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« Reply #43 on: July 04, 2012, 09:53:38 PM »

I did enjoy the story, but being a planetary geologist, there were a few science gaffs that kept bugging me.

1) The Cambrian period only started 540 million years ago, and (as someone already pointed out) trilobites first appeared about 525 million years ago. So, Hawksbill Station can not have been set up 1 billion years in the past, as was repeated several times in the story.

2) Most of the bombardment that formed the Moon's craters was done by 3.6 billion years ago, so the Moon's surface could not have been featureless 1 billion years ago.

Now, my first thought was that this story was written a while ago; maybe that was the state of knowledge on these subjects at the time. But, according to Wikipedia, the story was written in 1967. By then, the start of the Cambrian period was known to be well under one billion years and probably less than 600 million years ago. Also, by that point, it was fairly certain that the Moon's craters were caused by impacts (the last dregs of the Solar System's accretion disk striking the planets) and not volcanoes. So, I am kind of disappointed that Silverberg didn't get these details right.

But, I am sure almost no-one else noticed. And I did enjoy the story otherwise.

 
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Listener
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« Reply #44 on: July 05, 2012, 07:32:18 AM »

I did enjoy the story, but being a planetary geologist, there were a few science gaffs that kept bugging me.

In other news, one of EP's listeners is a planetary geologist. I just thought I'd call attention to that, because... well, it makes my work as an advertising designer seem pretty small-time, for one thing.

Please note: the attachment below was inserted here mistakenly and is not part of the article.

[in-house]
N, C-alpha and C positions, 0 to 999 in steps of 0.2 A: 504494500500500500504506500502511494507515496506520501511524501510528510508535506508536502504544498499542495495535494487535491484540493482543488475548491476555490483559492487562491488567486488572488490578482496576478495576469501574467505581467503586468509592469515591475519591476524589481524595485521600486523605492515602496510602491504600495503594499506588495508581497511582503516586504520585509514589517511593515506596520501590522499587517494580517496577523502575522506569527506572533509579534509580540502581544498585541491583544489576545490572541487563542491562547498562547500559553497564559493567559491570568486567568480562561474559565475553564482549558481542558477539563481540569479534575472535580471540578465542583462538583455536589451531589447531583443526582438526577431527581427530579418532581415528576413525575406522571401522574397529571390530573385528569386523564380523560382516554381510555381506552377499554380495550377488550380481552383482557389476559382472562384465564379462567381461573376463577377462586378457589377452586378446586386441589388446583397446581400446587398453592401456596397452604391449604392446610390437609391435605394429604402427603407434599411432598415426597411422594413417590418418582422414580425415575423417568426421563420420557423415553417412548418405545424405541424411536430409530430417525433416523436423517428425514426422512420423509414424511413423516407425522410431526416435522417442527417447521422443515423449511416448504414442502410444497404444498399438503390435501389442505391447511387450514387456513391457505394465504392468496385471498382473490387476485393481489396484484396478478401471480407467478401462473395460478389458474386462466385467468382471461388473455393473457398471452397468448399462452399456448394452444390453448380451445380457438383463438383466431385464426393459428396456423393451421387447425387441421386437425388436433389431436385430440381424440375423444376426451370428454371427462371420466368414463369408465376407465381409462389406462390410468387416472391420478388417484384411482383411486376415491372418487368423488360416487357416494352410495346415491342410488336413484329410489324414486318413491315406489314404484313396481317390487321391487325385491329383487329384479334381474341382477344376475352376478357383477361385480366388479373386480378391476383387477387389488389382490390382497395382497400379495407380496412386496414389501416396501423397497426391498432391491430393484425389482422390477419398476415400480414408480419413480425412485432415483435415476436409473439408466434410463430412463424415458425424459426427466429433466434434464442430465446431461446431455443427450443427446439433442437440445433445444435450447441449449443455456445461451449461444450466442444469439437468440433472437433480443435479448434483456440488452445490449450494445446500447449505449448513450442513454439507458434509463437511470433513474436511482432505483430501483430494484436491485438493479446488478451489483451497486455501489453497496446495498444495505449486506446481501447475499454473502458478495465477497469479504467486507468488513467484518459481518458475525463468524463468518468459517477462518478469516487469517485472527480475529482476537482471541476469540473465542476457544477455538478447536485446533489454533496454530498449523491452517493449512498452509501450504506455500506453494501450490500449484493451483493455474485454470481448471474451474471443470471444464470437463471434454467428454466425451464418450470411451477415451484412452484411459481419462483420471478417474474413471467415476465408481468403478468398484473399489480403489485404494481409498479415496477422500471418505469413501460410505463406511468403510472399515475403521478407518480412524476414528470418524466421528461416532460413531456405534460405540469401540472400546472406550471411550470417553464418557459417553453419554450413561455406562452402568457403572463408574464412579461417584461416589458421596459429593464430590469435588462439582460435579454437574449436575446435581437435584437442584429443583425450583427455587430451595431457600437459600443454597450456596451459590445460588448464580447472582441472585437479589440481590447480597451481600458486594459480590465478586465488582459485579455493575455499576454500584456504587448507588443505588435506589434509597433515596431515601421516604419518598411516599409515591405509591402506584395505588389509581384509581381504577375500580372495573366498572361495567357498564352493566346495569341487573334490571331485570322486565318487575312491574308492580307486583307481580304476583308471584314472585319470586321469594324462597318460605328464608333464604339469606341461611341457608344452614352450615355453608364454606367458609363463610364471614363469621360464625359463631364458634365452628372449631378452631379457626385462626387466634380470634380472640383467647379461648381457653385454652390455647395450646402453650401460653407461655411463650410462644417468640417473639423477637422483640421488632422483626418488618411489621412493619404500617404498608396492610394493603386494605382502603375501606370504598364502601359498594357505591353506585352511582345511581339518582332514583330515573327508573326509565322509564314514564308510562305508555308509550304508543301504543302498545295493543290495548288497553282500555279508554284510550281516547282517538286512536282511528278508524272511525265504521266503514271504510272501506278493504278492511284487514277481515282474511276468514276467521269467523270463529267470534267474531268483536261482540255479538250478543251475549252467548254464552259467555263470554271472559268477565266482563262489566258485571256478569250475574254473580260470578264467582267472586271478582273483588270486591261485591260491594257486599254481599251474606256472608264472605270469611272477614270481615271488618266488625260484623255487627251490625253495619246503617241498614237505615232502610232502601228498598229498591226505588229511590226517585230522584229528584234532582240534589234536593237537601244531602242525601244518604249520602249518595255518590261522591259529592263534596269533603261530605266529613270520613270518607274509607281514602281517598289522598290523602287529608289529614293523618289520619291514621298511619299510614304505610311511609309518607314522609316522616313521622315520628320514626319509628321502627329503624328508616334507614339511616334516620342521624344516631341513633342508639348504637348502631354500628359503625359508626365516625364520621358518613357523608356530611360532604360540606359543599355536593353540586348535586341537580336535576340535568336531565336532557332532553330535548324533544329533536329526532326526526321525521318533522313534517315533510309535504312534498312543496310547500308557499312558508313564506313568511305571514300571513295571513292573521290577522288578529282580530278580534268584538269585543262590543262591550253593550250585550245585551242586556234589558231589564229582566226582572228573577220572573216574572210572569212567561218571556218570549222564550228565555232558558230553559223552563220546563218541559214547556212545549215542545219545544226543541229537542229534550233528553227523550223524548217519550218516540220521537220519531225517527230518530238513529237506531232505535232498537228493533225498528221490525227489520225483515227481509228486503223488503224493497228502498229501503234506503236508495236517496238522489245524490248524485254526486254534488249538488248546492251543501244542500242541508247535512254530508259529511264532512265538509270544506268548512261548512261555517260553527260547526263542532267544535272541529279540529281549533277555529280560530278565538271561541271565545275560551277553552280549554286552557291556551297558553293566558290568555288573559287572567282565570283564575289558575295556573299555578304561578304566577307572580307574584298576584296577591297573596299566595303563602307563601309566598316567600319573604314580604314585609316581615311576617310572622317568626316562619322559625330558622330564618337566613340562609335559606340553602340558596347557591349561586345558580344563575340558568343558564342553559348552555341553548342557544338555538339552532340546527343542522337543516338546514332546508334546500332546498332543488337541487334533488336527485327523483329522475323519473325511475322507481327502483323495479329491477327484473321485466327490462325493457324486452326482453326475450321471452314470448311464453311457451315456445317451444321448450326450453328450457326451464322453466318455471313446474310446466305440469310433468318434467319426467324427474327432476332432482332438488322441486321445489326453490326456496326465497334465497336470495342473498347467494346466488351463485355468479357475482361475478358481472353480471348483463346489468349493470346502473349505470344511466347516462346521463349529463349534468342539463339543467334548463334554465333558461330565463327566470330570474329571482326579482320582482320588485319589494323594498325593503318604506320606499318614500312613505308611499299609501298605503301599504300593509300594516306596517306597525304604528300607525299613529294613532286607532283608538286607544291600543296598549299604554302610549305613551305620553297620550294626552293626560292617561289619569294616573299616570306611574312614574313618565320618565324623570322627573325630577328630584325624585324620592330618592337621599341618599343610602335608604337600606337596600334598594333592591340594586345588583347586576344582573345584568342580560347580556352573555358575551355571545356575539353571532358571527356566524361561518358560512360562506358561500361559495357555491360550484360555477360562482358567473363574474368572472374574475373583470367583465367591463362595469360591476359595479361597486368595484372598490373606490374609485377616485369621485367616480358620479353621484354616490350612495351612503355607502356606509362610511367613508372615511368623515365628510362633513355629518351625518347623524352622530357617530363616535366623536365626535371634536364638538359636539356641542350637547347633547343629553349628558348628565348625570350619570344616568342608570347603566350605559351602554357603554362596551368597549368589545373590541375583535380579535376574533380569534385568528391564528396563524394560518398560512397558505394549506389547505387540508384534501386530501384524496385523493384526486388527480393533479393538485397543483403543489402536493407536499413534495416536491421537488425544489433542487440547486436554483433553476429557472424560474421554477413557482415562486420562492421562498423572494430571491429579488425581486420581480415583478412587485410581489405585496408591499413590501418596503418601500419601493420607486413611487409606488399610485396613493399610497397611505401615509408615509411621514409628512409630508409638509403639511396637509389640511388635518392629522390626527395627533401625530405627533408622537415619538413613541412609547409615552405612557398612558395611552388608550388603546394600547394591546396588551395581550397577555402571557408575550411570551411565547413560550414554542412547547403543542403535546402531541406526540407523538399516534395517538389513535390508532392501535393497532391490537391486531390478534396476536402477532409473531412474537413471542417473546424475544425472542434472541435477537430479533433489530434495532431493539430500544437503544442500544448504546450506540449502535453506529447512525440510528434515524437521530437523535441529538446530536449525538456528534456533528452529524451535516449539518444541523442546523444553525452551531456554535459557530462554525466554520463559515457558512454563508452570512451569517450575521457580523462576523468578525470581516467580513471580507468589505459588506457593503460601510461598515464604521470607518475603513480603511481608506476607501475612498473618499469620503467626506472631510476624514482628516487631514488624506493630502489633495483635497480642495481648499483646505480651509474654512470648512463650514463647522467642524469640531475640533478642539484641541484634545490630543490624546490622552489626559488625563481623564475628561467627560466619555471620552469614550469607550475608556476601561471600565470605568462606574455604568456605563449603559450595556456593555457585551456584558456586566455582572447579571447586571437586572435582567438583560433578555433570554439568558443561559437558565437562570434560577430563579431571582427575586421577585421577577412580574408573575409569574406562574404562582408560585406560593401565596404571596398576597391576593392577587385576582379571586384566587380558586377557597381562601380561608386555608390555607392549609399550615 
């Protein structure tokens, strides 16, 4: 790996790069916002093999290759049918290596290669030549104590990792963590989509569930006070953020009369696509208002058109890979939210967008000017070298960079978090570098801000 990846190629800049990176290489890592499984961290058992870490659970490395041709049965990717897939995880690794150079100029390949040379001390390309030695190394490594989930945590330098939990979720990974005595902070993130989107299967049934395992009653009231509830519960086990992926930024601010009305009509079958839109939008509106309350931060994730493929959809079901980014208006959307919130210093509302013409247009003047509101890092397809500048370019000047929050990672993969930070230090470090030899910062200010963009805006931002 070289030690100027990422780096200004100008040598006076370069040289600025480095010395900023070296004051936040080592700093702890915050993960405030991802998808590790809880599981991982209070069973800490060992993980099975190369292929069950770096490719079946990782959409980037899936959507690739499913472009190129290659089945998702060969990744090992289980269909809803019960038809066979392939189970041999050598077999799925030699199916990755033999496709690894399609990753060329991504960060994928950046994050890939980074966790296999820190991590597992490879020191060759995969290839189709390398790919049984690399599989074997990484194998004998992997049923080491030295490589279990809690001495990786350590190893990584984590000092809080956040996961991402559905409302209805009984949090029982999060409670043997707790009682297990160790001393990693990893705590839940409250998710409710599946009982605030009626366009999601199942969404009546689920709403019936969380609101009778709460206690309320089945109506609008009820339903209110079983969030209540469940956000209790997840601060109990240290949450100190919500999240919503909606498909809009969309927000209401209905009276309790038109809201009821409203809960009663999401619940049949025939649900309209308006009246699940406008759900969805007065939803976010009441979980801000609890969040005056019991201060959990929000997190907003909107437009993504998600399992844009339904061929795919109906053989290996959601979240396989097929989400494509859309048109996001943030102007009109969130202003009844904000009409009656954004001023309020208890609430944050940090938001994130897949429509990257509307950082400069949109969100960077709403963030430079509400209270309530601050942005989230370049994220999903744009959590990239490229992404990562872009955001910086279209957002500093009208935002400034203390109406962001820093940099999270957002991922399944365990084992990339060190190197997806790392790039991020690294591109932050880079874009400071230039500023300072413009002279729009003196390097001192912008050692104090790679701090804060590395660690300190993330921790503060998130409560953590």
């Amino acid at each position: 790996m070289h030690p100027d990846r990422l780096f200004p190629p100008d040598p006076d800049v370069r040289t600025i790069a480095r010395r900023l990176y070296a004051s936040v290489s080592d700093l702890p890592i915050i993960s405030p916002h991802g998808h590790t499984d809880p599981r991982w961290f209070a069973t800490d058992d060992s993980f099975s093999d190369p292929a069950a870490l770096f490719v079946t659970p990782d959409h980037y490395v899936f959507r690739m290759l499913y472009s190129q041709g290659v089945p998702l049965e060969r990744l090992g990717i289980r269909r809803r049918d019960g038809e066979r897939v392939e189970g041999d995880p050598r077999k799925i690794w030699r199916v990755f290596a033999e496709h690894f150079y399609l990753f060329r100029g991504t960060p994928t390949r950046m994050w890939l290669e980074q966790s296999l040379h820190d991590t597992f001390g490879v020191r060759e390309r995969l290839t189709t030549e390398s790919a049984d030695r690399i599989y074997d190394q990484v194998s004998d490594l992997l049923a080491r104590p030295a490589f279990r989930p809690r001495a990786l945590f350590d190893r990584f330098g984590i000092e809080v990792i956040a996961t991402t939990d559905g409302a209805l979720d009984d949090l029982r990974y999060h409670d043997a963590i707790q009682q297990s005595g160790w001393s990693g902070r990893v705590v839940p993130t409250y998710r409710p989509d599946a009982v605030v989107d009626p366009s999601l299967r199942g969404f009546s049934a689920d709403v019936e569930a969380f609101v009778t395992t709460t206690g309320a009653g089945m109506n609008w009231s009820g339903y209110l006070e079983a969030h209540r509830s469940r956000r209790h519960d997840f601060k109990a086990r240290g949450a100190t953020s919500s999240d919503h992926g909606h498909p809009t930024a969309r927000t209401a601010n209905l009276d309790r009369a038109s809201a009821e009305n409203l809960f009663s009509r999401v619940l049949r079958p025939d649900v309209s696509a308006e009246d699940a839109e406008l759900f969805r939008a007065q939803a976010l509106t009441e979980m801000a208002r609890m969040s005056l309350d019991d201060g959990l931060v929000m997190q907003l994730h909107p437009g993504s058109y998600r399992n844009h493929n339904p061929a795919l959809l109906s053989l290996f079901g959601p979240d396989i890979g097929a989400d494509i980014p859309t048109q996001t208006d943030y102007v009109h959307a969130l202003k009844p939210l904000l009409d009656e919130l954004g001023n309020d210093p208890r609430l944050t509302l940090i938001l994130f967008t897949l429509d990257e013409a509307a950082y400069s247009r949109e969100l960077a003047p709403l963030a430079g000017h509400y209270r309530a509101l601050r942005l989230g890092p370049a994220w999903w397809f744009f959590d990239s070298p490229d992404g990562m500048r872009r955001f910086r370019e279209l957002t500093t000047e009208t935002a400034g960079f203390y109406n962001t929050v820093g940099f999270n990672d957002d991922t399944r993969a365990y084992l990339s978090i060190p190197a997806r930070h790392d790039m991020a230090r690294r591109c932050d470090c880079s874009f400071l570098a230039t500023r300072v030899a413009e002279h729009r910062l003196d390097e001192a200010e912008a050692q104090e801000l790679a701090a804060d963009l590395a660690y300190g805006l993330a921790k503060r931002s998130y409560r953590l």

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CryptoMe
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« Reply #45 on: July 05, 2012, 01:43:08 PM »

I did enjoy the story, but being a planetary geologist, there were a few science gaffs that kept bugging me.

In other news, one of EP's listeners is a planetary geologist. I just thought I'd call attention to that, because... well, it makes my work as an advertising designer seem pretty small-time, for one thing.

LOL!
Advertising designer seems pretty cool to me. Your work influences millions!! And you are a published author too. My work, I'm lucky if 3 people read it Wink
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TheFunkeyGibbon
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« Reply #46 on: July 06, 2012, 10:59:37 AM »

I loved this story. It showed to me that the best Sci-Fi is more about the Fi than the Sci. The concept here is an amazing idea but it works because that is a framework for the real story which is about humans and how they deal with extreme situations, like being stranded so far in the past.
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Gamercow
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« Reply #47 on: July 17, 2012, 02:47:53 PM »

I did enjoy the story, but being a planetary geologist, there were a few science gaffs that kept bugging me.

But, I am sure almost no-one else noticed. And I did enjoy the story otherwise.

I'm not a planetary geologist, and both of those things struck me as wrong. I didn't have the hard dates that you mention(3.6 billion and 525 million) but I knew that during the time of the trilobites, the moon would have craters and look just about like it did today, minus some bright Copernican craters.  It didn't hurt the story for me, as those were just side-referential mentions to point out that "This is not today's Earth". 
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CryptoMe
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« Reply #48 on: July 19, 2012, 01:29:30 AM »

I did enjoy the story, but being a planetary geologist, there were a few science gaffs that kept bugging me.